1. Nationalism is evil:

One big problem with nationalism is that it is a leading cause of mass
murder. Fascism and Nazism were, of course, extreme forms of nationalism and the
mass murders Nazi and fascist regimes committed were justified on the grounds
that they were necessary to advance the interests of racially or ethnically
defined peoples. Obviously, most nationalist governments do not commit mass
murder on that scale. This is one reason why nationalism is not quite as
pernicious as socialism.  Nearly all full-blown socialist regimes that have lasted for any length of time
have engaged in mass murder
; “only” a substantial minority of nationalist
regimes have done the same.

But many non-mass murdering nationalist regimes still use nationalism as a
justification for protectionism, discrimination against minority groups,
suppression of dissent, and the like. Nor are these abuses simply the result of
misinterpretations of nationalism by unscrupulous rulers. To the contrary, if
you genuinely believe that we have special obligations to members of your ethnic
or national group that sometimes trump universal principles, consistency
requires that you be willing to sacrifice the rights of other groups to benefit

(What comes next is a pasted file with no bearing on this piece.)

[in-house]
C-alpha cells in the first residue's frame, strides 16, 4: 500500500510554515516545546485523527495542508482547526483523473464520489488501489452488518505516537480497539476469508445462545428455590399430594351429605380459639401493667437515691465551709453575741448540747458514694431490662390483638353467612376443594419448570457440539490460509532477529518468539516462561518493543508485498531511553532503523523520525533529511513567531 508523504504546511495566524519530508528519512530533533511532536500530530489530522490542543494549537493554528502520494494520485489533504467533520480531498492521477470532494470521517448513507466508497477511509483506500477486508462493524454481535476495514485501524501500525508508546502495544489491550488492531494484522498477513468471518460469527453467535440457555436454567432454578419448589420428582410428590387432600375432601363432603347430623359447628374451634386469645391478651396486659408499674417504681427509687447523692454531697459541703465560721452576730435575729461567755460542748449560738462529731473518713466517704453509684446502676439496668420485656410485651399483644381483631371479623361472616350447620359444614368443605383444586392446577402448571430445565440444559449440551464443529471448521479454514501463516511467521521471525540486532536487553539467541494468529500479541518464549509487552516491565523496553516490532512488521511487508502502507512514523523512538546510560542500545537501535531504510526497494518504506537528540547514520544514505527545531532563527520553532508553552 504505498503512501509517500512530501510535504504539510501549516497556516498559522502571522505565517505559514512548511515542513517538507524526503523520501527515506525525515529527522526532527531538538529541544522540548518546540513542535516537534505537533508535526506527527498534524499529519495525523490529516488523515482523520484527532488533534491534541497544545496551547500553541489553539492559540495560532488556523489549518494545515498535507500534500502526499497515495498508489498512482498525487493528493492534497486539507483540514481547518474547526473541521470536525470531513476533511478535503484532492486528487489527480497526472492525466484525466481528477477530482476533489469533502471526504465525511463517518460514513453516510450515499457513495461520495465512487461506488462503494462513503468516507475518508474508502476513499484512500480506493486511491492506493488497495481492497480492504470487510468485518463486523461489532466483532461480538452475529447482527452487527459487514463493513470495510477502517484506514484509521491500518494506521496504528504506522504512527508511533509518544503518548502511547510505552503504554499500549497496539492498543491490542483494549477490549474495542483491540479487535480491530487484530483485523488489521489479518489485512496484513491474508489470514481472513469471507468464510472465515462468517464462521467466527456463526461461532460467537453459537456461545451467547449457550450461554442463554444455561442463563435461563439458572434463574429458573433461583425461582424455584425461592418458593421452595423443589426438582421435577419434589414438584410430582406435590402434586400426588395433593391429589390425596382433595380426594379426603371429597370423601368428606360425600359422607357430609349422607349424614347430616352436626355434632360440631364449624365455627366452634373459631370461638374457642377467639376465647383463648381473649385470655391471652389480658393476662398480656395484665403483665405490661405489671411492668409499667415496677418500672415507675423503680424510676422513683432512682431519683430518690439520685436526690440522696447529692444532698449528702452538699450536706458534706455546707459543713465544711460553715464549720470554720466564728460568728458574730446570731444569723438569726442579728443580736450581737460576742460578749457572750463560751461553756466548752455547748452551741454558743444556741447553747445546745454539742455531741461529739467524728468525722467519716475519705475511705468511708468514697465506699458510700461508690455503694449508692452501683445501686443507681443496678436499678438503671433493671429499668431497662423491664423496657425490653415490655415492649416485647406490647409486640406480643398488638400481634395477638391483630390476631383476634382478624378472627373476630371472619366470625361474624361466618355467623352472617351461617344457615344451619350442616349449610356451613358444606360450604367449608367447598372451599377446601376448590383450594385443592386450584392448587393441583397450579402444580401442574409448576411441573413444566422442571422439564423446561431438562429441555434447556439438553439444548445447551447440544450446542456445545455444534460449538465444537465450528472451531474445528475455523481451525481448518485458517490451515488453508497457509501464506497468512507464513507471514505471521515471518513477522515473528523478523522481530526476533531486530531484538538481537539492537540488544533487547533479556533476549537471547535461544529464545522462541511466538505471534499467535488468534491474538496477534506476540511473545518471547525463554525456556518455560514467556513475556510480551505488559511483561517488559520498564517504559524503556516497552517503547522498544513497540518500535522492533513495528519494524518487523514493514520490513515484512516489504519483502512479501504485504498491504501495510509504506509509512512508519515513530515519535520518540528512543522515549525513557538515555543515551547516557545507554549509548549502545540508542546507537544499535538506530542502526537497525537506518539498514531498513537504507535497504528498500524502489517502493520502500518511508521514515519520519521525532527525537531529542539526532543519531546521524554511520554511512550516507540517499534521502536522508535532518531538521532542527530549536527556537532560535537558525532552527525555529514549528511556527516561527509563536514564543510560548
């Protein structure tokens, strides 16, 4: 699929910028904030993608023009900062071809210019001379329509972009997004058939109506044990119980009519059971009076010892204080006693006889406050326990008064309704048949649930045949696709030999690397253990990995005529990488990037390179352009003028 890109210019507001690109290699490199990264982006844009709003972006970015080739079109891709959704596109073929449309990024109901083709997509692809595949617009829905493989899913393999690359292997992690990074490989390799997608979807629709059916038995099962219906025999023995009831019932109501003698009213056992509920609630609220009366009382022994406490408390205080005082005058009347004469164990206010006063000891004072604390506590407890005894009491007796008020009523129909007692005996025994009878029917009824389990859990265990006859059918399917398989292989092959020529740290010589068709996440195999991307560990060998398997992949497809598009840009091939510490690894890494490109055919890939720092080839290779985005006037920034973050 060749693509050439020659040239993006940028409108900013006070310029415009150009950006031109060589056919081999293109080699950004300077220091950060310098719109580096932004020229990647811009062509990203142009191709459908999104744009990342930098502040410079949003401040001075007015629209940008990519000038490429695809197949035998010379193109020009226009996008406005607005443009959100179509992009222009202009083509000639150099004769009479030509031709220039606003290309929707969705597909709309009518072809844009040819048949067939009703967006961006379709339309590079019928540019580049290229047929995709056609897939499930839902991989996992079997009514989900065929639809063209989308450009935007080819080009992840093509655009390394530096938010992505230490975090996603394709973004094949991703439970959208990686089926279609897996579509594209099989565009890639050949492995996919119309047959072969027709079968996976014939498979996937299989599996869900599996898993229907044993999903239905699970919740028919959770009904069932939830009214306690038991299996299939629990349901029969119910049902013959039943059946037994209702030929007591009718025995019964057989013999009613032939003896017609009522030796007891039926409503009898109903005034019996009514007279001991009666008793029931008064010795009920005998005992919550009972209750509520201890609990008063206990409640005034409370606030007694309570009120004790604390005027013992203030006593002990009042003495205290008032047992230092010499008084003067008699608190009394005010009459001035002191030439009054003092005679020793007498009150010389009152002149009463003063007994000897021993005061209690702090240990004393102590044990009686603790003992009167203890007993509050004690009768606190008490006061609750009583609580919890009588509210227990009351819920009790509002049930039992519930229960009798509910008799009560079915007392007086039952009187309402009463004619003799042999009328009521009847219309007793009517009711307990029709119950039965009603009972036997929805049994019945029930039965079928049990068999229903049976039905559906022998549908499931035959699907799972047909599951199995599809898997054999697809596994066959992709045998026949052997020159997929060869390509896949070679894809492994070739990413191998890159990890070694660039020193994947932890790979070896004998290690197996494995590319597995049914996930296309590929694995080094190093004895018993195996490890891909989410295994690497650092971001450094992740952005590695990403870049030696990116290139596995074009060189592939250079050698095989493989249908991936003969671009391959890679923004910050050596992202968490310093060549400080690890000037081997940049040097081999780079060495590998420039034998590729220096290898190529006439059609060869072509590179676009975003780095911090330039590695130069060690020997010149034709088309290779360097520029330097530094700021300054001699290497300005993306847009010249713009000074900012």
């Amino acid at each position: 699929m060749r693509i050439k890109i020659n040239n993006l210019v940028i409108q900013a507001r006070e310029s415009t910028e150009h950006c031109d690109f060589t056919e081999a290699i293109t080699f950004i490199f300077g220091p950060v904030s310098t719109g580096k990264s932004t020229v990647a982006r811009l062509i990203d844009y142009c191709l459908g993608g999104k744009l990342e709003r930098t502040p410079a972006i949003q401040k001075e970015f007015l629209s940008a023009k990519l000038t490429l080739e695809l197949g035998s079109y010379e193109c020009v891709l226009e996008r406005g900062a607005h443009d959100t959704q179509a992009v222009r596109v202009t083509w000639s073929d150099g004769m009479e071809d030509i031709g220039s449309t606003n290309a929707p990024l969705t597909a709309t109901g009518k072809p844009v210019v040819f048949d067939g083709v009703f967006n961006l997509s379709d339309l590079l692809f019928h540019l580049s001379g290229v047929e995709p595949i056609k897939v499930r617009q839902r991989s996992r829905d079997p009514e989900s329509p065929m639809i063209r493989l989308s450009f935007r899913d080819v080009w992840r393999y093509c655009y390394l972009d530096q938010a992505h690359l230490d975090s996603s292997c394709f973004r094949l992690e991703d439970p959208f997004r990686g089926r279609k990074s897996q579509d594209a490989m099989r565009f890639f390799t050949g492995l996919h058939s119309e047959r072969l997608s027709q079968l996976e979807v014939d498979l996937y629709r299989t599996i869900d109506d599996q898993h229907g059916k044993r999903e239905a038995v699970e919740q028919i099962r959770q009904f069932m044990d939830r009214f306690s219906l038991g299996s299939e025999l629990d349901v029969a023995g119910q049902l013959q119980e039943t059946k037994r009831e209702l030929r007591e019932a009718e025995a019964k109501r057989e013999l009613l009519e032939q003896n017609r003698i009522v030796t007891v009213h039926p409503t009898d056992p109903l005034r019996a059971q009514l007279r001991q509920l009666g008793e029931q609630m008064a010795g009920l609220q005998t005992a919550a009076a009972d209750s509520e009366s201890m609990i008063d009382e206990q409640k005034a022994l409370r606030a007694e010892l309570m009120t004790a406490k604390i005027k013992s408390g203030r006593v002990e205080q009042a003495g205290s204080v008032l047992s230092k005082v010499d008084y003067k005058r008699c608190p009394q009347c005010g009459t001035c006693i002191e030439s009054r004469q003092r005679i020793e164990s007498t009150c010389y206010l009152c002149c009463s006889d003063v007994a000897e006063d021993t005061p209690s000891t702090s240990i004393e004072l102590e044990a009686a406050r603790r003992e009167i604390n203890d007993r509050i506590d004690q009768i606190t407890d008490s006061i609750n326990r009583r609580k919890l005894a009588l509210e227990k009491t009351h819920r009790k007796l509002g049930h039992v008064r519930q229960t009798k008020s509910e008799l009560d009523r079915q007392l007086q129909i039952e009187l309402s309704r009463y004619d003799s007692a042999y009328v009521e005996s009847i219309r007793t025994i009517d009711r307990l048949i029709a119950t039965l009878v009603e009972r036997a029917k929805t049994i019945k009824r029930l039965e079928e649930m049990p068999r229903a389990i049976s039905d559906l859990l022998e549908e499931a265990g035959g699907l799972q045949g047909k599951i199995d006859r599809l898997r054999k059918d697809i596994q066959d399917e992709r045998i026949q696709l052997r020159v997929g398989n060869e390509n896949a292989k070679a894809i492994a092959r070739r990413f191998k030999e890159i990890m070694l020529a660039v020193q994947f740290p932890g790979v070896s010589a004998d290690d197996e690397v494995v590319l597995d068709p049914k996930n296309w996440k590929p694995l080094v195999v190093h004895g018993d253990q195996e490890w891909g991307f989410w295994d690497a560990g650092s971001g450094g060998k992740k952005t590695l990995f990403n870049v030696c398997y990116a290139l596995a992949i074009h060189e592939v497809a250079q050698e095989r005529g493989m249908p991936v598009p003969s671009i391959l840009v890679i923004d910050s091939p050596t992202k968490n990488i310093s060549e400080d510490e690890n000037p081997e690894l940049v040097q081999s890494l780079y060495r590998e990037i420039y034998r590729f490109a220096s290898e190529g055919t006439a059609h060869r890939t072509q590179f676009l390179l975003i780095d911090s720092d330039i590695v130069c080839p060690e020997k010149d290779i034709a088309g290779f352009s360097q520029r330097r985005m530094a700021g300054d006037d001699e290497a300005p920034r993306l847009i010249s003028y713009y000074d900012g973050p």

your own, at least sometimes.

2. Immigration restrictions are not libertarian:

Hoppe’s position that keeping illegals off public property because of their supposed “invasiveness” could easily be extended to other matters, aside from free trade. Gun laws, drug laws, prostitution laws, drinking laws, smoking laws, laws against prayer–all of these things could be defended on the basis that many tax-paying property owners would not want such behavior on their own private property. Such examples are hardly without a real-world basis. Large numbers of Americans would not allow guests in their homes if those guests had machineguns or crack cocaine in their possession.  The principle of the freedom to exclude and set conditions for entry onto private property simply cannot be extended to the socialized public sphere, or else all sorts of unlibertarian, illiberal policies could be as easily justified as border controls. In other words, just because an individual–or many individuals–would not want act X to occur on their property does not mean that, according to libertarian law, it can be prohibited as a general principle, even on so-called “public property.”